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Prosecuting EU Financial Crimes: The European Public Prosecutor's Office in Comparison to the US Federal Regime

Published online by Cambridge University Press:  06 March 2019

Carlos Gómez-Jara Díez
Affiliation:
Criminal Law at the Universidad Autónoma de Madrid and practicing lawyer at Corporate Defense, Madrid. Email: cgj@corporatedefense.es
Ester Herlin-Karnell
Affiliation:
EU Constitutional Law and Justice and University Research Chair, VU University of Amsterdam. Email: e.herlinkarnell@vu.nl

Abstract

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Why is the fight against financial crimes such a central task for the EU? The EU has a strong interest to counter financial crimes and fraud against the EU budget as those crimes—so the EU legislator's claim is—hamper the trust in the market and undermine consumer confidence to engage in internal market transactions. In this Article, we aim to discuss the establishment of the European Public Prosecutor Office as a federal agent and the effects of this agent for establishing a robust EU financial crimes regime. Comparisons with the US system of US Attorneys—federal prosecutors—will be drawn to show that this institution has been quite effective at enhancing the protection of US financial market. The Article will then discuss to what extent the EU can, and should, learn from the American experience. We are particularly interested in the strong security focus in the EU and its consequences when it ventures into the area of financial crimes.

Type
Articles
Copyright
Copyright © 2018 by German Law Journal GbR 

References

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50 The composition of Permanent Chambers should be determined in accordance with the internal rules of procedure of the EPPO, which should allow—among other things—for a European Prosecutor to be a member of more than one Permanent Chamber where this is appropriate to ensure, to the extent possible, an even workload between individual European Prosecutors. See id. at 25.Google Scholar

51 A European Prosecutor from each Member State should be appointed to the College. They should act as liaison between the central office and the decentralized level in their Member States, facilitating the functioning of the EPPO as a single office. The supervising European Prosecutor should also check any instruction's compliance with national law and inform the Permanent Chamber if the instructions do not do so. See id. Google Scholar

52 The investigations of the EPPO should—as a rule—be carried out by European Delegated Prosecutors in the Member States. They should do so in accordance with this Regulation and, as regards matters not covered by this Regulation, in accordance with national law. European Delegated Prosecutors should carry out their tasks under the supervision of the supervising European Prosecutor and under the direction and instruction of the competent Permanent Chamber.Google Scholar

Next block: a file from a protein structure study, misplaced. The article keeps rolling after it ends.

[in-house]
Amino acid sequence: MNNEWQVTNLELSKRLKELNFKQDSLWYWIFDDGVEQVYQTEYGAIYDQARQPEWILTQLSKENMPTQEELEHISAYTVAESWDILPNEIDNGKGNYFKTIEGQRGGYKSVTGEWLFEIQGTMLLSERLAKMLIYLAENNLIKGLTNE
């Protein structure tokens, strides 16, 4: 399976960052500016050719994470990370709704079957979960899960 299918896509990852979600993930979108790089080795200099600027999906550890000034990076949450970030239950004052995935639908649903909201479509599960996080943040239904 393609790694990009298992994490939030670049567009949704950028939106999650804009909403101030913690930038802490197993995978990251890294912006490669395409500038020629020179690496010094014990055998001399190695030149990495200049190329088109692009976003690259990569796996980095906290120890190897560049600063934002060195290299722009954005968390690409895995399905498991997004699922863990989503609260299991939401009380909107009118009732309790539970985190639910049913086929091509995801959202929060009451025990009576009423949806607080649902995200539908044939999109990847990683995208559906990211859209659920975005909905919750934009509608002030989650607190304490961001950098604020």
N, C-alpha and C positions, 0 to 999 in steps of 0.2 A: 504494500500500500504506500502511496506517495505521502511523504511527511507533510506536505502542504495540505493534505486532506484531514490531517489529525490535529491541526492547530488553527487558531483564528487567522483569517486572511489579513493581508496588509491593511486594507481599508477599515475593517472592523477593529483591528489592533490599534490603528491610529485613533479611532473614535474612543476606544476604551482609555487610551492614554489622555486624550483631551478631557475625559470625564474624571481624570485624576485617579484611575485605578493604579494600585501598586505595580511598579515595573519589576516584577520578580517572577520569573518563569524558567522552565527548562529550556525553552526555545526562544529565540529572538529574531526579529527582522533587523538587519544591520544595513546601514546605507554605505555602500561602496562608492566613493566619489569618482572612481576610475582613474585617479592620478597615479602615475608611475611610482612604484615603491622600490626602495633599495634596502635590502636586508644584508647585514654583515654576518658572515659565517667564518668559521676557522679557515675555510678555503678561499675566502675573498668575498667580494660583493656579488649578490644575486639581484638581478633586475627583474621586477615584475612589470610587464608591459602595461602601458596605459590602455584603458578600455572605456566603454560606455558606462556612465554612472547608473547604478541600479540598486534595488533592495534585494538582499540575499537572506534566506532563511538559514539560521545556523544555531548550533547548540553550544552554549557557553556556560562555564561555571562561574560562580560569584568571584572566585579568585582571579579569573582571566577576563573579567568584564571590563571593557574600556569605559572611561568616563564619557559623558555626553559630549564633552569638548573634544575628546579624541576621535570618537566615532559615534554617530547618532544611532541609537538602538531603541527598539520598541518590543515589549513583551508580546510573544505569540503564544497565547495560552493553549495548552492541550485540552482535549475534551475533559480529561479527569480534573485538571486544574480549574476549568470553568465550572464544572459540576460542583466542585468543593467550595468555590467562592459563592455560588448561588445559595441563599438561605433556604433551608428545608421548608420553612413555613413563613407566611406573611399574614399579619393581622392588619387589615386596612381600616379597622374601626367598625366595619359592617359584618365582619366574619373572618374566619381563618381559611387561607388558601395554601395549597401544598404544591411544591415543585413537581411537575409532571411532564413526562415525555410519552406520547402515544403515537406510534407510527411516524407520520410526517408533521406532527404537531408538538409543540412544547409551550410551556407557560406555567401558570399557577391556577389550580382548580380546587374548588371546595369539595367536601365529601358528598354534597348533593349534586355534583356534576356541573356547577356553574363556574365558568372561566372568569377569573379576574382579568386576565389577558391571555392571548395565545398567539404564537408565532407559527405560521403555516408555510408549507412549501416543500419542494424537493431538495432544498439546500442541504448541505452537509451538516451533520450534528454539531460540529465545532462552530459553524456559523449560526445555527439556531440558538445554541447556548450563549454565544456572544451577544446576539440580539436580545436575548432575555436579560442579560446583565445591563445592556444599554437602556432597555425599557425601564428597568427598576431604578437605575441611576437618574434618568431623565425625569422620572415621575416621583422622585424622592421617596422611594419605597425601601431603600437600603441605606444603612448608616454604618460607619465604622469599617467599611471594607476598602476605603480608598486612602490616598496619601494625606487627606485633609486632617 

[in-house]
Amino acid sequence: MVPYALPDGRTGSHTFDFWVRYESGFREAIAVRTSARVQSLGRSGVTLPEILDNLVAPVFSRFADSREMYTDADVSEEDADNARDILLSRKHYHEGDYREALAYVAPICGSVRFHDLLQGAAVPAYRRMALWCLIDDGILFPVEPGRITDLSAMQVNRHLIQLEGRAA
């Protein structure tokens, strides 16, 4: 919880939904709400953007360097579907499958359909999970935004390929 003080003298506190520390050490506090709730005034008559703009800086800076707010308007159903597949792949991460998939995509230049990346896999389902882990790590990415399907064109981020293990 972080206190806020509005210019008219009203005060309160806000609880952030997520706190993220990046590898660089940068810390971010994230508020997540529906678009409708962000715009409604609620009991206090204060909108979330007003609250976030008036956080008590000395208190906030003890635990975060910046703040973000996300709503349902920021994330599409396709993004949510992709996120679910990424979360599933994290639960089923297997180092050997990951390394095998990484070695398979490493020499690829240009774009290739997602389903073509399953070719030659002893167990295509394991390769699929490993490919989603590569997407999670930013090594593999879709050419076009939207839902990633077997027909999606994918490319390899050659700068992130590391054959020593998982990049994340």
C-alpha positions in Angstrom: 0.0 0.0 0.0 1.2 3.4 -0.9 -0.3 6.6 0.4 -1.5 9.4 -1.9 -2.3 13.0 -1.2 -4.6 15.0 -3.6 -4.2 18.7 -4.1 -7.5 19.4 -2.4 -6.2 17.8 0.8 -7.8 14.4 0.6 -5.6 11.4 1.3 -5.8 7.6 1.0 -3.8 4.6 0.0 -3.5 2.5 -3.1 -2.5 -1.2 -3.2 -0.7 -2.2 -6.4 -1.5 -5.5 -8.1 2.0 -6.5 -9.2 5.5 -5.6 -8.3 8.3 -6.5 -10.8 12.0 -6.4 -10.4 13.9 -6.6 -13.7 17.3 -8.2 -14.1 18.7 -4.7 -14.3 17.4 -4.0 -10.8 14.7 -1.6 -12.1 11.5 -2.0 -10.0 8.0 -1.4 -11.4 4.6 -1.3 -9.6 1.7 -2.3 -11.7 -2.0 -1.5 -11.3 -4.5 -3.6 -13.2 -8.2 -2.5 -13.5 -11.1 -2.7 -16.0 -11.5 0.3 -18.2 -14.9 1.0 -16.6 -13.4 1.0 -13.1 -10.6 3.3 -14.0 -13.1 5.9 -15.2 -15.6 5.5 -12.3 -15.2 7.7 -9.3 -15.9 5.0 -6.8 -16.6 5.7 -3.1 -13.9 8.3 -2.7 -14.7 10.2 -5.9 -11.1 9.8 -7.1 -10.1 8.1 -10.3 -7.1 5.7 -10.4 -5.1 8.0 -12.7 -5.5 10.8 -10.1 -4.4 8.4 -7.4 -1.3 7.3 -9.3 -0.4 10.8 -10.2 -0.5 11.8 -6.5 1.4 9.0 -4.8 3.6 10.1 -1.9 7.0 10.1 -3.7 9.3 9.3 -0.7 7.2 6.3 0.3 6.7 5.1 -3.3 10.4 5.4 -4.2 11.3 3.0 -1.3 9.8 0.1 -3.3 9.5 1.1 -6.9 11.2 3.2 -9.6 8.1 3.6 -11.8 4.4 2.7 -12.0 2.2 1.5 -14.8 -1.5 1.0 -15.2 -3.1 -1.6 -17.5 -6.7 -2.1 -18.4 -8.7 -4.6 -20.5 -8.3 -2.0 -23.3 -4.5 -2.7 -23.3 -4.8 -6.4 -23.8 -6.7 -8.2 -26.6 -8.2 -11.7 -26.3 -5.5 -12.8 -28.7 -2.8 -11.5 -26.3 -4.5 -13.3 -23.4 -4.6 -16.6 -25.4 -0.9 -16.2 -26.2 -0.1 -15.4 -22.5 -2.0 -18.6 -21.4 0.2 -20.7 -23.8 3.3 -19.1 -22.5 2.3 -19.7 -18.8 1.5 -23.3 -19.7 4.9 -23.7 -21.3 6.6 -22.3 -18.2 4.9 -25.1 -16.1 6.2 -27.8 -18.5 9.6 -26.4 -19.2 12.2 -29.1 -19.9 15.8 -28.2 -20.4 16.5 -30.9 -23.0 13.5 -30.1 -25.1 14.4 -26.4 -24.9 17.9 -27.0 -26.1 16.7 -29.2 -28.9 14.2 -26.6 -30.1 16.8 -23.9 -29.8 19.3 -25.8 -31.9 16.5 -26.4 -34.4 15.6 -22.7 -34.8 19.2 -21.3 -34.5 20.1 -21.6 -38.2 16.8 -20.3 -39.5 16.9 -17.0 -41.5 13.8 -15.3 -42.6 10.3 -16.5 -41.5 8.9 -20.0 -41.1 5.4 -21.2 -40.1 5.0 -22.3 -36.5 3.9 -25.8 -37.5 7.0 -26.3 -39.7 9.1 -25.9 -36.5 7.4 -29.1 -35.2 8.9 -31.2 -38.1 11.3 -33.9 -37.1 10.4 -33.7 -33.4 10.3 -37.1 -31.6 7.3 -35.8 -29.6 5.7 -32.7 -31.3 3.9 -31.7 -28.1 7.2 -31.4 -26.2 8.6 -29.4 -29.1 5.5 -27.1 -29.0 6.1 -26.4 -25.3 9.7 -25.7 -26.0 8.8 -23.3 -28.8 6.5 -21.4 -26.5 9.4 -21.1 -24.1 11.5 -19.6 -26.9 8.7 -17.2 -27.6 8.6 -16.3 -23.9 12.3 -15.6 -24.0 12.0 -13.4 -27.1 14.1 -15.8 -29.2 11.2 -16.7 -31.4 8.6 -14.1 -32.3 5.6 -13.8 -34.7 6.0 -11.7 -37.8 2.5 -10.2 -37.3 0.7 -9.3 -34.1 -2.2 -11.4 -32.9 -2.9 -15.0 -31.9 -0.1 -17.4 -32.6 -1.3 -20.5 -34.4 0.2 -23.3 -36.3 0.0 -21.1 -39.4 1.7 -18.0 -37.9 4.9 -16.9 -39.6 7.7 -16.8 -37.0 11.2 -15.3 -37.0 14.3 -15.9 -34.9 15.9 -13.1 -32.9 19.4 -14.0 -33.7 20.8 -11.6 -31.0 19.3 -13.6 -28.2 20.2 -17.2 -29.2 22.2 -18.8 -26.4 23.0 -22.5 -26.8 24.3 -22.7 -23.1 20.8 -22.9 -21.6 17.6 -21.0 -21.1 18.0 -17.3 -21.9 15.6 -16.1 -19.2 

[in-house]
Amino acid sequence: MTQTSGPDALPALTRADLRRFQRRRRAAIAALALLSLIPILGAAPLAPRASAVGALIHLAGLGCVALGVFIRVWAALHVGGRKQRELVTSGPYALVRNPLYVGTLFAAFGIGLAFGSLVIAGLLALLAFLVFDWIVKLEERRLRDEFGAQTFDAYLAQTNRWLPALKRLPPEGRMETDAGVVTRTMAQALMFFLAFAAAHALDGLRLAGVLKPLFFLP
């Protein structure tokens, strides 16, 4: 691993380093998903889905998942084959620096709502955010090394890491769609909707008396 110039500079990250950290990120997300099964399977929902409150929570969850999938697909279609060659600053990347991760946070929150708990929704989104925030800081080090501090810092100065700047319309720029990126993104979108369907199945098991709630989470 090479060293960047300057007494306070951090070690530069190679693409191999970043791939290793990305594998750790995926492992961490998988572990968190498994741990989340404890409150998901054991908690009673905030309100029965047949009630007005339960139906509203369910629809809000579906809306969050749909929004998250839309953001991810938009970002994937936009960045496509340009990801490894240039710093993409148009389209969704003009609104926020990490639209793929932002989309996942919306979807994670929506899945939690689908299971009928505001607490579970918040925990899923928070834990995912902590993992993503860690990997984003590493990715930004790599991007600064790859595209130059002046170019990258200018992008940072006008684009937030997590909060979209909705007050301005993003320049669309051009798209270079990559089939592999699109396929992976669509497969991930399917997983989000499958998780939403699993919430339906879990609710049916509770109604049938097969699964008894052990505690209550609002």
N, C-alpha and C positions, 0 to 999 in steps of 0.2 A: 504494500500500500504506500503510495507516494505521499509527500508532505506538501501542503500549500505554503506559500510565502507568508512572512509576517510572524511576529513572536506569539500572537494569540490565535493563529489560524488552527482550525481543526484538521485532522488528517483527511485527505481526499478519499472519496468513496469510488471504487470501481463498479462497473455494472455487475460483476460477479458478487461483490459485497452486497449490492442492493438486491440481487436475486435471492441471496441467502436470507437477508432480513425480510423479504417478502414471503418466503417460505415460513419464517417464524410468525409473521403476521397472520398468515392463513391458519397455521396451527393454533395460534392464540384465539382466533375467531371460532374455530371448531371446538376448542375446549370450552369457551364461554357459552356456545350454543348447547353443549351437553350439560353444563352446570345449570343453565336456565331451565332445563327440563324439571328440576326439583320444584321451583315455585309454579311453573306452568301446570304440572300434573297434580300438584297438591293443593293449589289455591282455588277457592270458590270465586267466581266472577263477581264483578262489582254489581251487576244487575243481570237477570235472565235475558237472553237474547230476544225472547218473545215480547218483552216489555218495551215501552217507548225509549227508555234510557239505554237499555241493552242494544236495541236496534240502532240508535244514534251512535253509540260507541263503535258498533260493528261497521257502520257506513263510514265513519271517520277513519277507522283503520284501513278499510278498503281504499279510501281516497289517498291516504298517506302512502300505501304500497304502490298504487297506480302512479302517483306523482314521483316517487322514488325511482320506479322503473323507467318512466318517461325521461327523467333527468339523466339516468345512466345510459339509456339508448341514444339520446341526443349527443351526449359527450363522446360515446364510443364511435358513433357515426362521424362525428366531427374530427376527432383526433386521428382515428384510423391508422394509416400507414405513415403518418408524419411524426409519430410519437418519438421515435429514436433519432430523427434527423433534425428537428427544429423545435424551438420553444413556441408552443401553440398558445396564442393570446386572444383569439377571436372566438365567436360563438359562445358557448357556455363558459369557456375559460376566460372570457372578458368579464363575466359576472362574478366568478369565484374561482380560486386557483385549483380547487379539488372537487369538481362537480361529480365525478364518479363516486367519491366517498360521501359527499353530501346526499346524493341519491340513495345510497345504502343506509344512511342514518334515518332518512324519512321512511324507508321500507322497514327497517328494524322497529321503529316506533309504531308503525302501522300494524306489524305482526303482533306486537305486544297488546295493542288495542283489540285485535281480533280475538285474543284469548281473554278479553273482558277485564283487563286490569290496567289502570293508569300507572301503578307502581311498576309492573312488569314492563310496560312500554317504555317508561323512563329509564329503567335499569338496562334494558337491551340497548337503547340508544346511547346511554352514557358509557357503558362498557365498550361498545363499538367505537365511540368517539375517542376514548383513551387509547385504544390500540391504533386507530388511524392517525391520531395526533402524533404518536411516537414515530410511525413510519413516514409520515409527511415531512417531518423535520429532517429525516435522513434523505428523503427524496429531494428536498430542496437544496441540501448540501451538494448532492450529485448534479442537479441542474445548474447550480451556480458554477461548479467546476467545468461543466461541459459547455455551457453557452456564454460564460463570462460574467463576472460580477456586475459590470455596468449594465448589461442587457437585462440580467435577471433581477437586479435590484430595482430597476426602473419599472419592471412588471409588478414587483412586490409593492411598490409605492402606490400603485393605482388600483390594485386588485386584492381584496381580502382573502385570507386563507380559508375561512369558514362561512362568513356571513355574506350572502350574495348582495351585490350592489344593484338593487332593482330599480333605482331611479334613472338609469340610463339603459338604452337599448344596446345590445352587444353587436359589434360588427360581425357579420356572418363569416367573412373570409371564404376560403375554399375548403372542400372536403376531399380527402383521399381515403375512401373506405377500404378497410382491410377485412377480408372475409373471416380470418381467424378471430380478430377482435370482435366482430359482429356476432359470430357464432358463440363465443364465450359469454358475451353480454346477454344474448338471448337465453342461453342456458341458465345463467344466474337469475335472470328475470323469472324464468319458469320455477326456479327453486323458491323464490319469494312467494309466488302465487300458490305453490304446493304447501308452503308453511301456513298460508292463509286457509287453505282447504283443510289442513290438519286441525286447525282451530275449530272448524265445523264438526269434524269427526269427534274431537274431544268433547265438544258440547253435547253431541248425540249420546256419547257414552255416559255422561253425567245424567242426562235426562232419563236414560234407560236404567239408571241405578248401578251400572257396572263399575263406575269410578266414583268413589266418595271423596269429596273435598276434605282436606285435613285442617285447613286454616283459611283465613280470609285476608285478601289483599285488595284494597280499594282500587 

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55 It must bear in mind that a European Prosecutor from each Member State is appointed to the College. Also, nothing precludes a European Prosecutor of the country of origin where the enforcement action is conducted to be a member of the Permanent Chamber instructing the European Delegated Prosecutors in charge of the investigation in that Member State.Google Scholar

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63 The European Council may—at the same time or subsequently—adopt a decision a mending paragraph one in order to extend the powers of the European Public Prosecutor's Office to include serious crime having a cross-border dimension and amending accordingly paragraph two as regards the perpetrators of, and accomplices in, serious crimes affecting more than one Member State. The European Council shall act unanimously after obtaining the consent of the European Parliament and after consulting the Commission.Google Scholar

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70 For studies of subsidiarity and EU criminal law, see e.g., Öberg, Jacob, Limits to Eu Powers: A Case Study of EU Regulatory Criminal Law ch. 7 (2017); Mettinen, Samali, EU Criminal Law (2013); Herlin-Karnell, Ester, Subsidiarity in the Area of EU Justice and Home Affairs—A Lost Cause, 15 Eur. L. J. 351 (2009).Google Scholar

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73 See Communication from the Commission to the European Parliament, the European Council and the Council: Better Regulation: Delivering better results for a stronger Union, COM (2016) 615 final (Sept. 14, 2016).Google Scholar

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78 See also, discussion in Els de Busser and Anne De Hing's article in this special issue; see, e.g., Case C-293/12, Dig. Rights Ir. v. Minister for Commc'ns, Marine and Nat. Res. & Others, 2014 I.C.J. 238 (April 8); Case C-362/14, Maximillian Schrems v. Data Protection Comm'r, 2015 I.C.J 650 (Oct. 6, 2015).Google Scholar